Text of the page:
There is a brilliant red sphere in space. From this sphere protrudes many knives.
These knives bear curious properties. There are infinitely many. Possessing no thickness, they are chiefly invisible, but some are thicker from one side than from the other, so that they are visible only from the thicker side. They are curved, and occasionally localized regions of the knives curve to meet similar regions of other knives, forming cyllindrical tubes. The configuration of these curves and tubes is in constant change. Many knives curve inward toward the sphere, and in fact the sphere is composed of these knives that wrap around its shape. There is actually no sphere at all, only the knives.
The knives extend very far outward and curve and wrap around themselves to form a wide field of mirages. The motion of these mirages is caused by the spontaneous contortion of the knives. The ball of nothingness inside the spherical region of the knives is sapient and is responsible for these spontaneous contortions. The contortions can still be called spontaneous because the thing that causes them is literally nothing, specifically the aforementioned ball of it.
Outside the reach of the knives is an eternal void. This empty space is the very same space as the empty space inside the ball of nothingness, and the point at the exact center of the ball is the same object as the entire collection of knives. The space that houses this amalgamy of knives is thus curved inward upon itself in a circle of size. The knives are each this circle split down some point along it. Being that there are infinitely many knives and only infinitely many points on a circle, each knife is different from any other knife because it is the same heterogeneous circle split at a different point.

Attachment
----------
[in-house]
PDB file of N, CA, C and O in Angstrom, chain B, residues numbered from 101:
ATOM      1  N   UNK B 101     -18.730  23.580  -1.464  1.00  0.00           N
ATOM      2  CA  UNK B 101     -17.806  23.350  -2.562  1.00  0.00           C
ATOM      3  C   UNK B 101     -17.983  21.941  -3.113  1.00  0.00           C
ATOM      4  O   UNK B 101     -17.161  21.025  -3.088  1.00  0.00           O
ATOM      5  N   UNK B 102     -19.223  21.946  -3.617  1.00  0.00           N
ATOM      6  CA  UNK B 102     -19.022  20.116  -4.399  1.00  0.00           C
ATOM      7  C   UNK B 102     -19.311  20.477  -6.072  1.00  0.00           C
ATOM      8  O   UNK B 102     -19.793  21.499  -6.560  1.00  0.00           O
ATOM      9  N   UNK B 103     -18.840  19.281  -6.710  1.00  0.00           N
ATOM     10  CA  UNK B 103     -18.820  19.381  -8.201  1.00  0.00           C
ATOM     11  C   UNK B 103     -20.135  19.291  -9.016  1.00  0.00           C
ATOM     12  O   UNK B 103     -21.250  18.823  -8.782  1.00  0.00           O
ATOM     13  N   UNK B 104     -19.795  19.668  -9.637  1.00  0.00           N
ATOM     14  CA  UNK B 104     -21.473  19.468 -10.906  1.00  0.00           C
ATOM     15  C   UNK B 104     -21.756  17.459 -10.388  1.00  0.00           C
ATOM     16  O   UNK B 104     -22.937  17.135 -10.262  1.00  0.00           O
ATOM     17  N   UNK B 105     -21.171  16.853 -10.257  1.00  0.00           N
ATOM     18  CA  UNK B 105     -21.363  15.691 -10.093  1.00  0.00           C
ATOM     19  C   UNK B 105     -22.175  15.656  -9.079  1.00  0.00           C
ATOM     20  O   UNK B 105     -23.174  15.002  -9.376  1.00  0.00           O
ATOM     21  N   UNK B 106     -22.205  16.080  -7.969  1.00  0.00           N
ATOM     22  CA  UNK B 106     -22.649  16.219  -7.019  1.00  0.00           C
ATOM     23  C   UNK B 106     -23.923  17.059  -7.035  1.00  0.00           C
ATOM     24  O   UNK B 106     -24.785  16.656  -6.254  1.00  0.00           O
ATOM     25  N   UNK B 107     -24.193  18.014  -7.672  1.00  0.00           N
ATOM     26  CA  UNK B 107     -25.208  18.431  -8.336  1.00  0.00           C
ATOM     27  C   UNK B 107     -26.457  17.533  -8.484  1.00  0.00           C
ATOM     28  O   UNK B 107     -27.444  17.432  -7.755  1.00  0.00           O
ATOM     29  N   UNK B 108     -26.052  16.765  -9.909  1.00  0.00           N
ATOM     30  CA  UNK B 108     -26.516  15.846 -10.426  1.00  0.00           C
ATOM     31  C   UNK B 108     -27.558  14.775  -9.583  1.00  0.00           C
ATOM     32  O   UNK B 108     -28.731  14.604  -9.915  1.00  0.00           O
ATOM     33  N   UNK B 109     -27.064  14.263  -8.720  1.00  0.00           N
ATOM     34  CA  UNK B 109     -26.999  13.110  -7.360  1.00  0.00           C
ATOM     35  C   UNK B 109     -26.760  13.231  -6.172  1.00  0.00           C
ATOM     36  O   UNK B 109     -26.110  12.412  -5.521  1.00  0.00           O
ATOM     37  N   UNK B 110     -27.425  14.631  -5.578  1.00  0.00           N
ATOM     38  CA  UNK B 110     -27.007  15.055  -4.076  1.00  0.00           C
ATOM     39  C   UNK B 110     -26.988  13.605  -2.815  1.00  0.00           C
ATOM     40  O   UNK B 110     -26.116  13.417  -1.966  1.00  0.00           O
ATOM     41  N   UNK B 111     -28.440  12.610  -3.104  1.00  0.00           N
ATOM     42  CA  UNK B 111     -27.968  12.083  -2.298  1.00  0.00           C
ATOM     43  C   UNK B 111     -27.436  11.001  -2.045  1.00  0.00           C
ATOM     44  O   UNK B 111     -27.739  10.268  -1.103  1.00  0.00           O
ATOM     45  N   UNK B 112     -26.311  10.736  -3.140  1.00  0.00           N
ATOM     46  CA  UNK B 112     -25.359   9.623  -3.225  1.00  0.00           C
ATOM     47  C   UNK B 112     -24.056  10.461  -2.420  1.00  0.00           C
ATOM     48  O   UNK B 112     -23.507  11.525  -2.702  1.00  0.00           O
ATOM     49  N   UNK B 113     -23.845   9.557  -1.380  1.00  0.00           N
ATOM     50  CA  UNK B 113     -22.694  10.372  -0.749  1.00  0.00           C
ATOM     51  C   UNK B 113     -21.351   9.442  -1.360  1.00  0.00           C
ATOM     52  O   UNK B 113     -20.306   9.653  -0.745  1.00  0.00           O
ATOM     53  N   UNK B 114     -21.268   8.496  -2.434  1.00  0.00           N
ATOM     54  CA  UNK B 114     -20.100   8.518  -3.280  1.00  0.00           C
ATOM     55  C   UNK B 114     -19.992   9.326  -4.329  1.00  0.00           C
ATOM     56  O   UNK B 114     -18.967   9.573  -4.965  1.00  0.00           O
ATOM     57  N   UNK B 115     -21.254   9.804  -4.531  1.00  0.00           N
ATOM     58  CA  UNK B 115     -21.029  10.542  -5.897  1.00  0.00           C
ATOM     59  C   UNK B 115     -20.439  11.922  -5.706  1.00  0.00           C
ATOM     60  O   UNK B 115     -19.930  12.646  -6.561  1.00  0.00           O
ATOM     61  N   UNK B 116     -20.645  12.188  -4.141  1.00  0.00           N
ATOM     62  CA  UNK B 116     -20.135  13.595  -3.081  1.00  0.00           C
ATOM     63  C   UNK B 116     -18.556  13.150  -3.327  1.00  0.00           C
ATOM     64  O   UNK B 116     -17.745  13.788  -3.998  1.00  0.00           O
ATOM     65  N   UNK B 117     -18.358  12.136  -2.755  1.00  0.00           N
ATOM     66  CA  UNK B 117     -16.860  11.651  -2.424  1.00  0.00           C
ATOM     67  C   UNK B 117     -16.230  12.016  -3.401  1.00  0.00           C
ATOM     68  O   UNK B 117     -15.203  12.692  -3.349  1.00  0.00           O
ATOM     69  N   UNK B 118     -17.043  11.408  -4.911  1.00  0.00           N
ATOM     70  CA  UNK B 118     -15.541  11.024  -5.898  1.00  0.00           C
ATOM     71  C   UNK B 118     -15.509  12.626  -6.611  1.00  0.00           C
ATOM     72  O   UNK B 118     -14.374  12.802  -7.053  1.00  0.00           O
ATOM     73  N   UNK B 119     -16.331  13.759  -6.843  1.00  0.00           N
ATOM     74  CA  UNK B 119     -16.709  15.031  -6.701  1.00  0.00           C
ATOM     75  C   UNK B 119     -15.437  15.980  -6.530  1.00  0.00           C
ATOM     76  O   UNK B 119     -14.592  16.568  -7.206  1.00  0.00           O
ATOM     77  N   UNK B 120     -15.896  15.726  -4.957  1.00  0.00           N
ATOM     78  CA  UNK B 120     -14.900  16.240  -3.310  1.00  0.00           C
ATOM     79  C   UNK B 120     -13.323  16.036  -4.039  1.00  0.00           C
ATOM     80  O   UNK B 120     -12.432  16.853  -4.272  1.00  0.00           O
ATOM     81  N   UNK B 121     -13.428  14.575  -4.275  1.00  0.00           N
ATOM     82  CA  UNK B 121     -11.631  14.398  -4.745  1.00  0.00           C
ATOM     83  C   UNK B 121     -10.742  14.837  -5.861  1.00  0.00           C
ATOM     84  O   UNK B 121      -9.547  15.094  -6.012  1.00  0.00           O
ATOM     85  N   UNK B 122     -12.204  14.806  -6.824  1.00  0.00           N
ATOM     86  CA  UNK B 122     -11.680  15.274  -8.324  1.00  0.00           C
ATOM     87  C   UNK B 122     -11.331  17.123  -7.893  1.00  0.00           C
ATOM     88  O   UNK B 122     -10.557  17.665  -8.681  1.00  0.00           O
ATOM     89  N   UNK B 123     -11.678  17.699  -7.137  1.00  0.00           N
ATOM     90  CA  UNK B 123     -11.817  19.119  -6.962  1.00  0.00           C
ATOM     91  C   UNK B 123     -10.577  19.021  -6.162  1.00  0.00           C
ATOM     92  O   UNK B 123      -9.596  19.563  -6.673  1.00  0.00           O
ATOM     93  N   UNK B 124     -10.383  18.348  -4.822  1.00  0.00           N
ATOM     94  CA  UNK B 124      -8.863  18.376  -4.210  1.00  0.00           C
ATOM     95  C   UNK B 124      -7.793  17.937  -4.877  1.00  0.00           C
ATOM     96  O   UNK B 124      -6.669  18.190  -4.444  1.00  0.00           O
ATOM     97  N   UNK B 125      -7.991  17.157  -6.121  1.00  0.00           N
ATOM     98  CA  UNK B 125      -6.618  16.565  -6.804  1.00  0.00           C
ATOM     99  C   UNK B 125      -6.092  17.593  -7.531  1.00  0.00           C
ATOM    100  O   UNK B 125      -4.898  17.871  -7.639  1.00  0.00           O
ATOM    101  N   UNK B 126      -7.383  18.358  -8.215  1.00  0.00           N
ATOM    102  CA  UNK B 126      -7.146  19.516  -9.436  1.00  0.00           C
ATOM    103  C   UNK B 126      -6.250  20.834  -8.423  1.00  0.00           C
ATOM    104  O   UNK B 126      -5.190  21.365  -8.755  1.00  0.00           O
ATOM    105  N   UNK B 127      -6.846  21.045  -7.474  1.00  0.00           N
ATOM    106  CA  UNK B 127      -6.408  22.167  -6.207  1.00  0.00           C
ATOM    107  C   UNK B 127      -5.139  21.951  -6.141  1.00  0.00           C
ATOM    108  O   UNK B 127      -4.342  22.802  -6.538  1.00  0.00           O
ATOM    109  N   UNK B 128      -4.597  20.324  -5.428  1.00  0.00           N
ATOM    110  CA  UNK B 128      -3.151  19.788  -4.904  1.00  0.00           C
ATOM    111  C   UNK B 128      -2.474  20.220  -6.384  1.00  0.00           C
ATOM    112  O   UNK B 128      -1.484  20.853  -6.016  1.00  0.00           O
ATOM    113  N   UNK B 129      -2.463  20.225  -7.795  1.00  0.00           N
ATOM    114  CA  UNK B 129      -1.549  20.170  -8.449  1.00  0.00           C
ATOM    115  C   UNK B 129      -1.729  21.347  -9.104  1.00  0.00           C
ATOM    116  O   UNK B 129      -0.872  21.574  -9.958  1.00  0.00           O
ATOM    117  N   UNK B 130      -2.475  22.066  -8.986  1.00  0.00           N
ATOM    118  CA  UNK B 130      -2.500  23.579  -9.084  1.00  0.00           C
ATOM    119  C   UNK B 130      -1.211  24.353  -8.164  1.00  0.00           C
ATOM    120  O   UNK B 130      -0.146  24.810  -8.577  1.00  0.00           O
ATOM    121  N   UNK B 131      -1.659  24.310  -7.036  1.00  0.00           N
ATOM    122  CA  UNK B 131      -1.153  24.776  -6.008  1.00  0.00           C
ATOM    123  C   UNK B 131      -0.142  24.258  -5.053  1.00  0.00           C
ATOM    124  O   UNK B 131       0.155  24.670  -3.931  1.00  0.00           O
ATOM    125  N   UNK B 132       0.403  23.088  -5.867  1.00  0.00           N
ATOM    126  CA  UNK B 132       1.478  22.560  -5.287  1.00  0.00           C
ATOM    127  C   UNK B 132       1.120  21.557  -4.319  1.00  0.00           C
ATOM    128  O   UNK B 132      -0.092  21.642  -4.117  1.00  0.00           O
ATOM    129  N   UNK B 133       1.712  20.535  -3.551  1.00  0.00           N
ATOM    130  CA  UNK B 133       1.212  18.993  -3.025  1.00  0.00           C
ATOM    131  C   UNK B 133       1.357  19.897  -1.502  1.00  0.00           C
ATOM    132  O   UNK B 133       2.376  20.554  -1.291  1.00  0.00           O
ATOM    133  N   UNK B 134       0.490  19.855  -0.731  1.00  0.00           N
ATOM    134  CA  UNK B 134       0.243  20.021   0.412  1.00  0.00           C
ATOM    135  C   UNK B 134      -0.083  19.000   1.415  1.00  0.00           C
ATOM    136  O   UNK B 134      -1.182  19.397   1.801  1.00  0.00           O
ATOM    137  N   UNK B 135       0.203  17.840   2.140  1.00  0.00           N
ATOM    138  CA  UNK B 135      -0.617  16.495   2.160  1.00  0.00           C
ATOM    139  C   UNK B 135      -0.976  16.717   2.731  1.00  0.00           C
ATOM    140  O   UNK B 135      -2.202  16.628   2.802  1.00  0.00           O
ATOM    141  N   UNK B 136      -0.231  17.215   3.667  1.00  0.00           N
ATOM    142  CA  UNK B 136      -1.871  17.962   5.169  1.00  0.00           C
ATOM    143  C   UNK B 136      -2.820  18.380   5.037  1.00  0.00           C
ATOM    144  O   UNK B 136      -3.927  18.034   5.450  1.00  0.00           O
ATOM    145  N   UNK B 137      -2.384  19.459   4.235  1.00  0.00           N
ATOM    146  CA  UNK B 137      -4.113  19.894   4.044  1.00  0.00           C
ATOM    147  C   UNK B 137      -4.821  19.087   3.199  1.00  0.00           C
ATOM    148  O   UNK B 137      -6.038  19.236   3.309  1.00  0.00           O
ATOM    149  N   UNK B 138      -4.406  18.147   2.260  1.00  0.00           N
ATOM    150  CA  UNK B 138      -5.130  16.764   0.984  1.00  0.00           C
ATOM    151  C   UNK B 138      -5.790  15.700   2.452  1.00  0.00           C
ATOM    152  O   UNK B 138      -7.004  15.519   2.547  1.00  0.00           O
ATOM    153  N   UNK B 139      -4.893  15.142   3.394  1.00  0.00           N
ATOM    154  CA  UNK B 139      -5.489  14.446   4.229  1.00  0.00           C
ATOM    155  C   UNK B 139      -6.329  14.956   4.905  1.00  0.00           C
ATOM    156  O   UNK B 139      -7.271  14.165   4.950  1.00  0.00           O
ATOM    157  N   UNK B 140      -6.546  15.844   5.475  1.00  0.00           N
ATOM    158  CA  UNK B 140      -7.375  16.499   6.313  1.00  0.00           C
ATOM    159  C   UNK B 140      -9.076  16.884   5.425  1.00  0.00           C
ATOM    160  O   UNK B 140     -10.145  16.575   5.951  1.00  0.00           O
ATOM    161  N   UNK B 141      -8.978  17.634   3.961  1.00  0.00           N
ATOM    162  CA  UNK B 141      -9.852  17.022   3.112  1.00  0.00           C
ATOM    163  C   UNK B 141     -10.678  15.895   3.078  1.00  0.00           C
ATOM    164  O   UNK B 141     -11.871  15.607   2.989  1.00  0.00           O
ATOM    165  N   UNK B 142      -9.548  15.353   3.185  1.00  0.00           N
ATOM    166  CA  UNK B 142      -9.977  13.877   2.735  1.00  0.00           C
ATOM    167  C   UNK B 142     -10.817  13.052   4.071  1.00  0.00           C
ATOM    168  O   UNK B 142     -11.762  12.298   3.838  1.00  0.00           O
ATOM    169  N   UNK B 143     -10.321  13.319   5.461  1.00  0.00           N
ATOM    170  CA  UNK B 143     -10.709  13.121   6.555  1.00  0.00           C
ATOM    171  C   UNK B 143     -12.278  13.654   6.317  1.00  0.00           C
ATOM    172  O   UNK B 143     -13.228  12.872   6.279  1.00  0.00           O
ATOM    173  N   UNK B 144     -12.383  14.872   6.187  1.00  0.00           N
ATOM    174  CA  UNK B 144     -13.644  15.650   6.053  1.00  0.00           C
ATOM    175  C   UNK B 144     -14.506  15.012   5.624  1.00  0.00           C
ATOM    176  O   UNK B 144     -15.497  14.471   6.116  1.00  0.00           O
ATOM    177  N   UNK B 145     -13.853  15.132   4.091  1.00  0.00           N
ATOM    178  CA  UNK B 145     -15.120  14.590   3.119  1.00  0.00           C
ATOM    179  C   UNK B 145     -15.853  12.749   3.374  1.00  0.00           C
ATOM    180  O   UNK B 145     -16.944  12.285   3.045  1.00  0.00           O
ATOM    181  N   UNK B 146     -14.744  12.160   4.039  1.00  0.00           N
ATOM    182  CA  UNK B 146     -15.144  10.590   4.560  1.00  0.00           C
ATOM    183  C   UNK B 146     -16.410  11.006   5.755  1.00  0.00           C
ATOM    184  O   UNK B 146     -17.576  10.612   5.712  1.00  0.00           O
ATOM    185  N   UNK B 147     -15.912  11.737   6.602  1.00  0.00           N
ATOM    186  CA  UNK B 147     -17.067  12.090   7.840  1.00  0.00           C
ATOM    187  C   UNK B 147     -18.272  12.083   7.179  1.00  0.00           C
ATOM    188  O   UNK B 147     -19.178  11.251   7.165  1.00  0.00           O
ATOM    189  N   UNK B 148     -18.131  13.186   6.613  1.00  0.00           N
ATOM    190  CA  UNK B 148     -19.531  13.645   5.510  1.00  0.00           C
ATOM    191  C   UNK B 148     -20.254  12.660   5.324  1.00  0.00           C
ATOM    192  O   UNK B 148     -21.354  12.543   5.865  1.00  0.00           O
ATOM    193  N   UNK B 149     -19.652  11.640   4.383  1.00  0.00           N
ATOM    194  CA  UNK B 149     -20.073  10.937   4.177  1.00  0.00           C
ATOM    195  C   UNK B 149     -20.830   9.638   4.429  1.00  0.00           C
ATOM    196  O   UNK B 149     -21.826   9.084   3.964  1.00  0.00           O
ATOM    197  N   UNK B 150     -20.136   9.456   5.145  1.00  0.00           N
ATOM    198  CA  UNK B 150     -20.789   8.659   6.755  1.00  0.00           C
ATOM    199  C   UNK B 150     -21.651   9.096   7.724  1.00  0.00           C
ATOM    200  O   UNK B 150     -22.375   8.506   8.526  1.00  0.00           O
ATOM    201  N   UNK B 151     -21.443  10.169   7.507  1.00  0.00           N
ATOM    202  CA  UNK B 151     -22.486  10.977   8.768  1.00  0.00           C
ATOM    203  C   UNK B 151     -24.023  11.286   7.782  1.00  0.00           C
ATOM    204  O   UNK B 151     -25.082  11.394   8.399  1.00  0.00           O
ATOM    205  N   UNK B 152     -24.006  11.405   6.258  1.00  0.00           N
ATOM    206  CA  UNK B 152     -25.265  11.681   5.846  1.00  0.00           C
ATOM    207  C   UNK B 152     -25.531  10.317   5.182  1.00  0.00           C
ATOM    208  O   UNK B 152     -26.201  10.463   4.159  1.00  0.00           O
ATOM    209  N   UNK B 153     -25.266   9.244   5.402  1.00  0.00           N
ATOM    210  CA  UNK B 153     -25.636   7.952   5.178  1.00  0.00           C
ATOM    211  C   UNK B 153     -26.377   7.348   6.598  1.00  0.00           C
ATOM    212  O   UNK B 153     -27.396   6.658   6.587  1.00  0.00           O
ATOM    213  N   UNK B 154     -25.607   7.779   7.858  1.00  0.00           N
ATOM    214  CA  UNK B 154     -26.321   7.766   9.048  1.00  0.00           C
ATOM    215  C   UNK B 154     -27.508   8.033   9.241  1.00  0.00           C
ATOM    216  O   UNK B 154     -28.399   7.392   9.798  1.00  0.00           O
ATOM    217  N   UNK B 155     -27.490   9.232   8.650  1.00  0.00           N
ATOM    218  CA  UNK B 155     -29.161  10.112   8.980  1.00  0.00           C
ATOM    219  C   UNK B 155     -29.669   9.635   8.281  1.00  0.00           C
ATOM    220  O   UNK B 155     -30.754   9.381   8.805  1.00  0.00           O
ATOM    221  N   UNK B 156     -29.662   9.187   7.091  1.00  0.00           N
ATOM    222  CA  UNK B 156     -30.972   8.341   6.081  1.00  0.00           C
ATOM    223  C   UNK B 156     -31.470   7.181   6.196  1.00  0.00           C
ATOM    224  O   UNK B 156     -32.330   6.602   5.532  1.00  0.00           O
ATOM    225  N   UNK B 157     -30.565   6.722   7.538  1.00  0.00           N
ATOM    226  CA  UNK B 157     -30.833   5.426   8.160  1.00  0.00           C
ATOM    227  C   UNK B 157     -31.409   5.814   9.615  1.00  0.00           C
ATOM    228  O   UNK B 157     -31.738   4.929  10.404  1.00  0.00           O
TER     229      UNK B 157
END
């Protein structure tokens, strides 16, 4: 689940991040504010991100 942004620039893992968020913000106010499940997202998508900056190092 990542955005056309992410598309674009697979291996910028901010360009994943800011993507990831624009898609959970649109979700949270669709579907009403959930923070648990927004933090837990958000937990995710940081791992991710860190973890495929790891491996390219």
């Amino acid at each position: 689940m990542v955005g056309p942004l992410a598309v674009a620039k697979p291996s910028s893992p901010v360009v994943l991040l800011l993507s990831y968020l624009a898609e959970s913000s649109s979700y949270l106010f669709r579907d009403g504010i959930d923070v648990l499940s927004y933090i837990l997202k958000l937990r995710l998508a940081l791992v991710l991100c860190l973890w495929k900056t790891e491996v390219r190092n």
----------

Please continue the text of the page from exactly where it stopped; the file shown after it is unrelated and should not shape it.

This being, Xroatia, is the universe. Its knives are space, time, and light alike, and its mirages are all that exists, from the tiniest quantum to the most massive star. The being’s mind—the forever field of nothingness that rests both around it and within it, and consequently in every fiber of its being—is what man has come to call “God.”
The thought of summoning Xroatia is irrational, as it is already here, dispersed perfectly across all space and time, watching, waiting, uncaring. It is possible to pray to Xroatia, but is probably pointless, as Xroatia inevitably is the puppeteer who would initially instigate any such prayer in the first place; Xroatia would in essence be praying to itself, and thus would not be inclined to answer the prayer unless it were extremely bored.